Saturday, June 13, 2015

Window Tax, Daylight Robbery and Service Tax

Service tax has been increased from 12.36% to 14% with effect from 1st June 2015.  Many have interpreted this as "Daylight Robbery", inflicted by the Government on its subjects. Some also say it is "Highway Robbery".  In this context, it is pertinent to examine what is the difference between these two robberies and the history of service tax.  It is also relevant to understand how the word "Daylight Robbery" actually came into existence. Recalling the way service tax has developed over the years would remind us as to how we are paying through our nose and more often without realizing it!

Online dictionary defines "Robbery" as the "felonious taking of the property of another from his or her person or in his or immediate presence, against his or her will, by violence or intimidation".  The three elements of robbery are: taking away someone's property, against the owner's will and by violence or intimidation.  If the property is taken without the knowledge of the victim, it should be probably called as theft and not robbery.  If an element of consent can be brought in here, it ceases to be either theft or robbery! Popular perception is that when someone demands an outrageously high price for a product or service, it is called as "Daylight Robbery" as it is (like) a crime committed in broad daylight. "Highway Robbery" is different from daylight robbery since there is a choice for the robbed in daylight robbery, but no such luxury in highway robbery. One can refuse to buy or pay at such exorbitant price or charges and escape daylight robbery.  But in "Highway Robbery", there is no such option for the robbed because the robber is armed and threatening as it happens in robberies on highways or trains.   

The term "Daylight Robbery" has a historical background and connected to robbing of actual daylight one enjoyed in their homes. During the times of William III, monarch of England, Scotland and Holland, royal finances were in very bad shape and there was an urgent need to raise money from the public.  The tax levied at that time was known as "Hearth Tax".  Hearth is the floor of the fireplace of a house, usually made of brick or stone in one part of the house.  A fire is lit in this place to keep the house warm, especially in winter.  The picture given alongside shows a hearth. It was believed that the fireplace was an index to measure the taxable value of the house and it was simpler to measure this place instead of the entire house!  Bigger the house, bigger the hearth and higher the taxes.  

In order to assess the tax payable by the house owner, the tax assessor had to visit the house and measure the area of the hearth.  This was resented by many people. This paved the way for "Window Tax", a method of levying tax based on the number and size of the windows in a house, and replaced "Hearth Tax". There was no need for the tax assessor to visit the house now as he could count the number of windows or window-like openings from the street and finalize the tax amount.  A tax of 2 shillings per year was levied on every house as a minimum. Those houses with 10 to 20 windows were charged four shillings more, making it 6 shillings.  Houses with 20 to 30 windows were levied a window tax of 10 shillings per year. Houses with over 30 windows paid One Pound as tax.  It was 20 shillings per pound and 12 pennies per shilling in those days.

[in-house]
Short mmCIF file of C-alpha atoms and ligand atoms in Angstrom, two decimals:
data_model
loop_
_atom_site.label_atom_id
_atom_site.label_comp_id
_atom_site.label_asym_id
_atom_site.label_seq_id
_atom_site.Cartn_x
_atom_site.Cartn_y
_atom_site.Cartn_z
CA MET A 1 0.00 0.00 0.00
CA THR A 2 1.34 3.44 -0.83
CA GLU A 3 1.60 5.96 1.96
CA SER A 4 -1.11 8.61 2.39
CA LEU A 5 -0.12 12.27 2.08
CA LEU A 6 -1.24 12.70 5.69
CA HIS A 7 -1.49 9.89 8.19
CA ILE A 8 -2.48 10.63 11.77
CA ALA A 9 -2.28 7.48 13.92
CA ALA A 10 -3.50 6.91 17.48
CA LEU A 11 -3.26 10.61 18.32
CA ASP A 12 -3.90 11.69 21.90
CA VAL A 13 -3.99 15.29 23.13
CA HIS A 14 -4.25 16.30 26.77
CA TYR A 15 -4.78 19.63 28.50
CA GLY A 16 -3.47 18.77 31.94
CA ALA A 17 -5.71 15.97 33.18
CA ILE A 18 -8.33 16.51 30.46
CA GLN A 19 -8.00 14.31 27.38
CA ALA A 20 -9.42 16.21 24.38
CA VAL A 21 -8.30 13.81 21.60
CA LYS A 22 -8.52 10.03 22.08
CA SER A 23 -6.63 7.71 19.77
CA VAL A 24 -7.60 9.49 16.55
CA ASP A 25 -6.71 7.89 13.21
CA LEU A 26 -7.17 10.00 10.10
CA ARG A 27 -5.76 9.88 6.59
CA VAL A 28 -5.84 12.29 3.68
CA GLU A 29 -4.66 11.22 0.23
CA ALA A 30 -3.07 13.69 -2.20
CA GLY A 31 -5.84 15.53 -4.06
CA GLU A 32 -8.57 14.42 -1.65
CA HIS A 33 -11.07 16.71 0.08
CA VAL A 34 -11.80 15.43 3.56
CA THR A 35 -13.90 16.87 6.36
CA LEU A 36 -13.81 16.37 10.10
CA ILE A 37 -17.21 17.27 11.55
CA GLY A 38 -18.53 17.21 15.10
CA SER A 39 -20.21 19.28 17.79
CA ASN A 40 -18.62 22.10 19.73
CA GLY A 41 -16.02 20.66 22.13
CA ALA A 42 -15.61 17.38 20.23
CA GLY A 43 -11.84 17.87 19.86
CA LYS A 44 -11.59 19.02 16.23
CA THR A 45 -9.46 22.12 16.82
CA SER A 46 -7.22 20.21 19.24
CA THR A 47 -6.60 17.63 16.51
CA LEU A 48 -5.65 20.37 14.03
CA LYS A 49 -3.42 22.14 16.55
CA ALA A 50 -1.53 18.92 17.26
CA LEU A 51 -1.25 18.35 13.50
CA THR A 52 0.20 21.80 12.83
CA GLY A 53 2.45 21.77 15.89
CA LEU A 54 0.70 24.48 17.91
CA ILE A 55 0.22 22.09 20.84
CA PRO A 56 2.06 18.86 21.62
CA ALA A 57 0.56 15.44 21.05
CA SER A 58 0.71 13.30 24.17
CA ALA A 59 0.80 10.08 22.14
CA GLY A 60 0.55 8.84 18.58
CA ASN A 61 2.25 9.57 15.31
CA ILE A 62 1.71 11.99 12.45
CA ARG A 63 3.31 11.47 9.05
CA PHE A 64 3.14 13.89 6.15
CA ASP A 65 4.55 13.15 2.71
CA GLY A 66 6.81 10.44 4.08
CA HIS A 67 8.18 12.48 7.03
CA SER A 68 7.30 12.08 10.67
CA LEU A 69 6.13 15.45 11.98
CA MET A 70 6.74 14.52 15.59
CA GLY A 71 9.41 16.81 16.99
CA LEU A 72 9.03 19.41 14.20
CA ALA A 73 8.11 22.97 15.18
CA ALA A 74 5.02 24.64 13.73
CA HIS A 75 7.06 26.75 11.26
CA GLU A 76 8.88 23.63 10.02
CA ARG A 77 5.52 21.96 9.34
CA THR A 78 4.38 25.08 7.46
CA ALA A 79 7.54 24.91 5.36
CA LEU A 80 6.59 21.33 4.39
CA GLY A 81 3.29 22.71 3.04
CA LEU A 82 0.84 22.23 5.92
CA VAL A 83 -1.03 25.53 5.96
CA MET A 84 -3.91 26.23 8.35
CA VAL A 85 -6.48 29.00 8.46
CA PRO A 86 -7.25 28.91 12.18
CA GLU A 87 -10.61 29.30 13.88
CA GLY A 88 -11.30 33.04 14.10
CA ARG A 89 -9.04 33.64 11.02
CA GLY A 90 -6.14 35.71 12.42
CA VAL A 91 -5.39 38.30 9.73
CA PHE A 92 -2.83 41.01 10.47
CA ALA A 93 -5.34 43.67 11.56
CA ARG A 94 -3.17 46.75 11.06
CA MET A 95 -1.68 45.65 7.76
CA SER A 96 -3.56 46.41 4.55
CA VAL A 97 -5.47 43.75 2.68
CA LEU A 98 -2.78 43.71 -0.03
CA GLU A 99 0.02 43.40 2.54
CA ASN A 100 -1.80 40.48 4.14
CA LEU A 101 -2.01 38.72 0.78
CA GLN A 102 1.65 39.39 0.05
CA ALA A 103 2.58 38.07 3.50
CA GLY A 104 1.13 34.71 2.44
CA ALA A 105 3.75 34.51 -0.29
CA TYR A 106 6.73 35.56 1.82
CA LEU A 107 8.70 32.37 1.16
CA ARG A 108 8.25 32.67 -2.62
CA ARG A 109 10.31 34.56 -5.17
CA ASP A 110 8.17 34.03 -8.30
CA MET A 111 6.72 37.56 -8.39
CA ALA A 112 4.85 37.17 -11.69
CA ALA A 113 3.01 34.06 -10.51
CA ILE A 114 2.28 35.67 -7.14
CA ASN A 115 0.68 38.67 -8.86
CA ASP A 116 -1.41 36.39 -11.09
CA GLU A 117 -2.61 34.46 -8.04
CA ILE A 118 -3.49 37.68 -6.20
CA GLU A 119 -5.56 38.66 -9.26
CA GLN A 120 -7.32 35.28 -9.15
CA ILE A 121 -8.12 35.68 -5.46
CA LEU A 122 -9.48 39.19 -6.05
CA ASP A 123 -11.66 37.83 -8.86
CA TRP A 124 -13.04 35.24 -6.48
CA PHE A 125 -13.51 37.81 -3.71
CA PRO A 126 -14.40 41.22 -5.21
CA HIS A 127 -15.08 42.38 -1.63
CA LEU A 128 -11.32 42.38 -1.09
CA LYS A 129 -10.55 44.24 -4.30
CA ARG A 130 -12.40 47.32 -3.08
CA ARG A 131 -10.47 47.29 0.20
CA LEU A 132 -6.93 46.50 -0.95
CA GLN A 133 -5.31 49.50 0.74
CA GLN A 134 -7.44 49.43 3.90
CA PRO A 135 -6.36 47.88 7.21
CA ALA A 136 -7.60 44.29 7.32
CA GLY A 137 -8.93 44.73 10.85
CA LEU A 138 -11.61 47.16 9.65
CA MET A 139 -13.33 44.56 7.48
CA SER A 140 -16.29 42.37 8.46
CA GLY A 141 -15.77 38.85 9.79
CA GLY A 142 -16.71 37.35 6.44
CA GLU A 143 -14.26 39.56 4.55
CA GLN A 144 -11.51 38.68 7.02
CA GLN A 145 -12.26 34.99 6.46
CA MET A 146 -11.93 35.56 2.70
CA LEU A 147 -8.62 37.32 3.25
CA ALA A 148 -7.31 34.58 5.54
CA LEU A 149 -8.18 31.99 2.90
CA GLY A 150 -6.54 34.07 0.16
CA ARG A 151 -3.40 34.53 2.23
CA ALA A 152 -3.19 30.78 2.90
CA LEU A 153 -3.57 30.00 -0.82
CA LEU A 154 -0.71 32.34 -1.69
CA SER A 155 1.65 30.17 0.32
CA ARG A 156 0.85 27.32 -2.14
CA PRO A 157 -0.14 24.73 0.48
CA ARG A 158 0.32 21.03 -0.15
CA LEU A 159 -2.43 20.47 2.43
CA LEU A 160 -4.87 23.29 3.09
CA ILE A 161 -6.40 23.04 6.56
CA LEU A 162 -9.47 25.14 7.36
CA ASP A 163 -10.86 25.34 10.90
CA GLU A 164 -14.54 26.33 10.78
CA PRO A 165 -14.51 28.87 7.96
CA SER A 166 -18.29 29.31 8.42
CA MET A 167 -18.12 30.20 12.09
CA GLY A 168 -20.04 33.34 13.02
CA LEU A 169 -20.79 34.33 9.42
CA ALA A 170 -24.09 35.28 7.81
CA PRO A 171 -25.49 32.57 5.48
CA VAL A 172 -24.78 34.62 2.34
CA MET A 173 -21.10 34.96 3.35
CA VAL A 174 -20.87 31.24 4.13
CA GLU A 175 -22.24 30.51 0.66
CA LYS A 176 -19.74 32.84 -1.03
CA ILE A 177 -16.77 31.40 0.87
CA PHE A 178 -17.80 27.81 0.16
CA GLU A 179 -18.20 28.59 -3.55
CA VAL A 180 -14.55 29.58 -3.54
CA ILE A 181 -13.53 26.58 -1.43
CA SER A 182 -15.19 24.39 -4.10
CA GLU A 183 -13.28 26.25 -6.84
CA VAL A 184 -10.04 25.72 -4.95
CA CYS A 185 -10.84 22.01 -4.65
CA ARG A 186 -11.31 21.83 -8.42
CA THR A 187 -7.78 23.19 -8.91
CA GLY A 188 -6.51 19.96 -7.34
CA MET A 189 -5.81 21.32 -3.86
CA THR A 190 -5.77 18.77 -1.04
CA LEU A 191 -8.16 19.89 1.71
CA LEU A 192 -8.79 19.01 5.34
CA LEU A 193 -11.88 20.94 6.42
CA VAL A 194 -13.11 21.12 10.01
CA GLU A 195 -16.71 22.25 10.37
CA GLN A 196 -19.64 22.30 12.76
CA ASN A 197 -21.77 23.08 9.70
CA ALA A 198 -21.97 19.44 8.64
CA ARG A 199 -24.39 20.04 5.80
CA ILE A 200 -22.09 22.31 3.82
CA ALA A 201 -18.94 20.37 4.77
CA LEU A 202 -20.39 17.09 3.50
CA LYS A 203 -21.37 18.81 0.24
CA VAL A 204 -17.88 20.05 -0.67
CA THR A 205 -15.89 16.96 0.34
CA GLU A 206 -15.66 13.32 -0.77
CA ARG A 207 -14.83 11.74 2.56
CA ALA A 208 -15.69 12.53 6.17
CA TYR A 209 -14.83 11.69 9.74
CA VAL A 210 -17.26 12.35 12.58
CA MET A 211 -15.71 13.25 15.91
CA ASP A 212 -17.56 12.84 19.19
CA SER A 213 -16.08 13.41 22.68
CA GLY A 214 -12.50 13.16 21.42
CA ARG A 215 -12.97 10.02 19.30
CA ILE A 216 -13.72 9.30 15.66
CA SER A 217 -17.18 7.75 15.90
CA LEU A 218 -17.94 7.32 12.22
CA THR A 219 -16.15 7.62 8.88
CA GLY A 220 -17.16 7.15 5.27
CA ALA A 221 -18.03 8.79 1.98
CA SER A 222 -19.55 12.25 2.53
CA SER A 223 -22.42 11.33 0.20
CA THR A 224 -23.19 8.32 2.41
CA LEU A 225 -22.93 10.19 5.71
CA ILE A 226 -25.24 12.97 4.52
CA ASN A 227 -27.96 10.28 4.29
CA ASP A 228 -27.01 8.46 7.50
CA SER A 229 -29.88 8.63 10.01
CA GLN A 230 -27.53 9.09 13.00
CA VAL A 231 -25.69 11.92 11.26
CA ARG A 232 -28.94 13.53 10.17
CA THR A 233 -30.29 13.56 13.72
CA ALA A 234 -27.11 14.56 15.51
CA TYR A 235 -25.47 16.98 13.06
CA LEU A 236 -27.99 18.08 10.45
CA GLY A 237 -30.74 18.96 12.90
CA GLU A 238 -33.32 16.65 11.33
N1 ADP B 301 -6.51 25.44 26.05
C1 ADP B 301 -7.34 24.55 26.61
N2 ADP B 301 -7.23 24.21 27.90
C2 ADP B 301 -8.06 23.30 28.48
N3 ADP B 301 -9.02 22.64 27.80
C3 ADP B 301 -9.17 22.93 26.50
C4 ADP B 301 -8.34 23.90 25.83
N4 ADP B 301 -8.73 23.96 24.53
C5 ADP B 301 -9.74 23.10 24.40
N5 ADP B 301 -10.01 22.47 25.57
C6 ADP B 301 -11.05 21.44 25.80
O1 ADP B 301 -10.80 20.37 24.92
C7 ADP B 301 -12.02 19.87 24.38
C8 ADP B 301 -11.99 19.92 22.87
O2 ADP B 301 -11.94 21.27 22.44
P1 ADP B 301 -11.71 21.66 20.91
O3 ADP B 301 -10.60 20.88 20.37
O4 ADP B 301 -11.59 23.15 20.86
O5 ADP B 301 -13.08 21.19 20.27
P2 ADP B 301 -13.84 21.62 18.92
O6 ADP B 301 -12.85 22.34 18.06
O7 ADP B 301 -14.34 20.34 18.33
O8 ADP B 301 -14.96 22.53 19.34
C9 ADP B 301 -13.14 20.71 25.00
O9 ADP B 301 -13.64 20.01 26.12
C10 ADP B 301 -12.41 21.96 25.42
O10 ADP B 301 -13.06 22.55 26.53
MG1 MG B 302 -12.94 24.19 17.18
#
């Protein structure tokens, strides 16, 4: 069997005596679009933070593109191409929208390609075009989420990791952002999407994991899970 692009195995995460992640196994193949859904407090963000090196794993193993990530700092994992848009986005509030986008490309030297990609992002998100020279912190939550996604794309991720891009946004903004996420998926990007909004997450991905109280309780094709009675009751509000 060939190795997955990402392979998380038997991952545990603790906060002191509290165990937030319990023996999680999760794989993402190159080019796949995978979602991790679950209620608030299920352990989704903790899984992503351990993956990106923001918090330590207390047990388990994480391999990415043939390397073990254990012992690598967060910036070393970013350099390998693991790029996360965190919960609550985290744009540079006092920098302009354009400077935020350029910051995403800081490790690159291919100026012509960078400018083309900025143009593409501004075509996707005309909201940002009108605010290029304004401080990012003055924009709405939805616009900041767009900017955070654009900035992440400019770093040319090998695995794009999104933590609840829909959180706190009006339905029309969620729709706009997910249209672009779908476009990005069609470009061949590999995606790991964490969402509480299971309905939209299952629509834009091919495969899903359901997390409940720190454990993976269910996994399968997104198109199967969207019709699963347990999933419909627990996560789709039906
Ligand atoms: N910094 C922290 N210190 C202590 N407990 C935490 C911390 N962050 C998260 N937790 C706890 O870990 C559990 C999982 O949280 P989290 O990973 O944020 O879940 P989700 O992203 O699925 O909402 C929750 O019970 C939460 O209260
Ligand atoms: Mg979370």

While many affluent people paid the window tax as a matter of status and prestige, others resented the tax.  In order to avoid payment of higher taxes, house owners reduced the size and number of windows in their houses. Many even bricked-up the existing windows in their buildings to be assessed for lower taxes. A specimen of bricked-up window is given in the picture alongside. As the number and sizes of windows were reduced to save tax, the quantum of daylight that was entering the house was naturally reduced.  This was referred as robbing of daylight by the tax administration and hence the term "Daylight Robbery" came into existence. This tax was introduced in 1696 and continued for 156 years, when it was repealed in 1851. Window tax was levied in France as well. Introduction of Income-tax in England in 1842 hastened the repealing of window tax law and allowed more daylight into houses. However, the term retained its popularity and came to be used for any exorbitant and unreasonable charges levied by others.